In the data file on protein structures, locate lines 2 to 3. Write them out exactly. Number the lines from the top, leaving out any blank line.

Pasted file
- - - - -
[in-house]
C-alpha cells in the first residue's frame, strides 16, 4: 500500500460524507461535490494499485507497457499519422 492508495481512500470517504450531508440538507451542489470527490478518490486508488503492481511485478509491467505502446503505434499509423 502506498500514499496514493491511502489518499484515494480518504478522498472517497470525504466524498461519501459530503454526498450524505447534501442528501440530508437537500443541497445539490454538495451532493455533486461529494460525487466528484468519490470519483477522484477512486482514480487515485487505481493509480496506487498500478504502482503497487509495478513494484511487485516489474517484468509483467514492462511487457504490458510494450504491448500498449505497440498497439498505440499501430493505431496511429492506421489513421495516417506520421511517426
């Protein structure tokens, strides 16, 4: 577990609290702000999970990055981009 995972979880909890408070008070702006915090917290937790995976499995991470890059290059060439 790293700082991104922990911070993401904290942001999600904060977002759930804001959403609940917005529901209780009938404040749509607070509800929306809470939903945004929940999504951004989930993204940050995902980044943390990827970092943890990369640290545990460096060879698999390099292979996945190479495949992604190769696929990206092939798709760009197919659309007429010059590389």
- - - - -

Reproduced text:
C-alpha cells in the first residue's frame, strides 16, 4: 500500500460524507461535490494499485507497457499519422 492508495481512500470517504450531508440538507451542489470527490478518490486508488503492481511485478509491467505502446503505434499509423 502506498500514499496514493491511502489518499484515494480518504478522498472517497470525504466524498461519501459530503454526498450524505447534501442528501440530508437537500443541497445539490454538495451532493455533486461529494460525487466528484468519490470519483477522484477512486482514480487515485487505481493509480496506487498500478504502482503497487509495478513494484511487485516489474517484468509483467514492462511487457504490458510494450504491448500498449505497440498497439498505440499501430493505431496511429492506421489513421495516417506520421511517426
């Protein structure tokens, strides 16, 4: 577990609290702000999970990055981009 995972979880909890408070008070702006915090917290937790995976499995991470890059290059060439 790293700082991104922990911070993401904290942001999600904060977002759930804001959403609940917005529901209780009938404040749509607070509800929306809470939903945004929940999504951004989930993204940050995902980044943390990827970092943890990369640290545990460096060879698999390099292979996945190479495949992604190769696929990206092939798709760009197919659309007429010059590389």